The Supreme Court on Friday dismissed another suit filed by the Sani Abacha family seeking access to the looted funds which they and the late Nigerian dictator stashed in foreign bank accounts.
It was reported that the suit filed in the name of Ali Abacha, was dismissed by a five-man panel led by Sylvester Ngwuta for lacking in merit.
Kudirat Kekere-Ekun, a Justice of the Supreme Court, who prepared the lead judgment, held that Mr Ali Abacha’s case was not different from that of a son of the ex-dictator, Abba Mohammed Sani, which was earlier dismissed by the apex court on February 7, 2020.
Ms Kekere-Ekun, whose judgment was read by another Justice of the apex court, Ejembi Eko, on Friday, said: “It is pertinent to state at this juncture that a case with the same facts and issues was decided recently by this court in SC. 68/2010 Alhaji Abba Mohammed Sani Vs the President of the Federal Republic of Nigeria and the Attorney-General of the Federation.
“Judgment was delivered on February 7, 2020. It is now reported in (2020) 2-3 SC (Pt. II).
“Although the appellants are different, the facts and issues in contention are the same. Both had their bank accounts in Switzerland and other countries froze as a result of the authorisation given to the Swiss law firm by the respondents.
“In the earlier case, the contention was also that the respondents acted outside the scope of their duties under a repealed law and were therefore not entitled to seek refuge under section 2(a) of the Public Officer Protection Act.”
She held that as in Abba Sani’s case, the Ali Abacha’s matter too had become statute-barred and incompetent because it was not filed at the trial court within three months of the occurrence of the action complained about, thereby flouting section 2(a) of the Public Officer Protection Act.
She said, “It is not in dispute that the suit before the trial court was filed outside the three months stipulated in section 2(a) of the Act.
“The only issue to be considered was whether, in the circumstances, the action was maintainable. The suit was not doubted statute-barred and rightly struck out by the lower court.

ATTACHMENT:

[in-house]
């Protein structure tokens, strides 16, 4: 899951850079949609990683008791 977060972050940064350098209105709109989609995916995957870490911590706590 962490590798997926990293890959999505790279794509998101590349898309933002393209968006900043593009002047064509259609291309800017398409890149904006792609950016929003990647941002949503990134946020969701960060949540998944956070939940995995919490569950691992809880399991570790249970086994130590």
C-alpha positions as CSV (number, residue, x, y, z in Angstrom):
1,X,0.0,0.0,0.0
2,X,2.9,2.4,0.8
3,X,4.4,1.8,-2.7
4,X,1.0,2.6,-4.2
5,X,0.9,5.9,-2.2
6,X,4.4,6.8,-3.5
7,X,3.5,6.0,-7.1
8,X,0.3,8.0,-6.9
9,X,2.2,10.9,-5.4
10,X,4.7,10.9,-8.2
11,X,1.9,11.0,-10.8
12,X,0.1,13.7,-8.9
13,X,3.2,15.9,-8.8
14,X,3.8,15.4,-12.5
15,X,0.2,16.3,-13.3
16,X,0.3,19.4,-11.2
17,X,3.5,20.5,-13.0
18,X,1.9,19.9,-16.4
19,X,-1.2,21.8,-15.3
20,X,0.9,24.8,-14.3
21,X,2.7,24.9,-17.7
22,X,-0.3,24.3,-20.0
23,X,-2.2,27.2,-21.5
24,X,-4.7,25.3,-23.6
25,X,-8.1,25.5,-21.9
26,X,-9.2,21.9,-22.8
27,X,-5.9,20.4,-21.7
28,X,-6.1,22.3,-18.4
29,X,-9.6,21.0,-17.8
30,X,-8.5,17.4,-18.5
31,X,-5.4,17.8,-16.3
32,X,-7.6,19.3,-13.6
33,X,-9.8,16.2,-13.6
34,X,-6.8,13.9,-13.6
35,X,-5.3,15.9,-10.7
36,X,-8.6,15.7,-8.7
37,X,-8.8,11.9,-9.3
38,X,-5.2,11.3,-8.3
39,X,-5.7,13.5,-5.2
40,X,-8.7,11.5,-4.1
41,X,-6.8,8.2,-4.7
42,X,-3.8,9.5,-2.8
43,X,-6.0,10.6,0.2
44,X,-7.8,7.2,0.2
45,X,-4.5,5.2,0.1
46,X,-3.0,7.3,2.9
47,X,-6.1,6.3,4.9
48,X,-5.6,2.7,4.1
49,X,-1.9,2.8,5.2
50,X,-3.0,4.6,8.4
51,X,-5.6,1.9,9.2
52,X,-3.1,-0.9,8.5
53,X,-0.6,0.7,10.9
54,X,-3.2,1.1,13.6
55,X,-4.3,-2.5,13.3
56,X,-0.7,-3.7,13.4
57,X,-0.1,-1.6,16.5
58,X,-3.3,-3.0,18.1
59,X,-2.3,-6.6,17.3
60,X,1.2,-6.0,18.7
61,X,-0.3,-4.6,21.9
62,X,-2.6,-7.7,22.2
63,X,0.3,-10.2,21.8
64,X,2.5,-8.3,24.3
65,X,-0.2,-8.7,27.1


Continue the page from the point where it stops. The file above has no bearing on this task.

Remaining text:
“Incidentally, R.O Atabo also represented the appellant in Sani Vs the President & Another.
“He has not advanced any superior argument to warrant a departure from our decision in that case. This issue is resolved against the appellant.”
She ruled that it was unnecessary to go further to resolve other issues in the appeal.
In conclusion, I find this appeal to be devoid of merit. It is hereby dismissed,” she ruled.
Mr Abacha died as the Nigerian Head of State on June 8, 1998, but funds looted by him and members of his immediate family in millions of different hard currencies were still being recovered and repatriated by the Nigerian government as of February 2020.
Then-president, Olusegun Obasanjo, on December 23, 1999, delegated the power to freeze the Abacha family’s foreign accounts under the Banking (Freezing of Accounts) Act to ex-Attorney-General of the Federation (AGF), Kanu Agabi, a Senior Advocate of Nigeria.
Under the mutual legal assistance triggered by Nigeria’s requests, the family’s bank accounts were subsequently frozen places like the United Kingdom, Switzerland, Liechtenstein, Luxembourg and Jersey.
Following the attorney general’s letter in October 2003 requesting the transfer of all the funds in the frozen accounts in the foreign countries to Nigeria, the Abachas, including Ali and Abba, had filed different suits at the Kaduna Division of the Federal High Court to challenge the move.
On April 16, 2004, the office of the AGF filed a preliminary objection against the Ali Abacha’s suit, contending that the court lacked jurisdiction to hear the suit on the grounds that it had become statute-barred by virtue of section 2(2)(a) f the Public Officers Protection Act.
In a judgment delivered on September 24, 2004, the judge, A. M Liman, dismissed the AGF’s preliminary objection on the grounds that the Public Officer Protection Act was not applicable.
Mr Liman ruled that the Federal Government had no authority to write the letters for a request for mutual assistance because the Banking (Freezing of Accounts) Act of 1983 upon which the request was based had been repealed in 1999.
The Federal Government won at Court of Appeal and Supreme Court.
The Court of Appeal in its judgment delivered on July 19, 2010, set aside the Federal High Court’s verdict, holding that “the suit was statute-barred and incompetent.”
Dissatisfied with the Court of Appeal’s judgment, Ali Abacha further appealed to the Supreme Court through a notice of appealed filed on May 9, 2019.
The appeal was heard by the Supreme Court on October 26, 2020 and dismissed on Friday.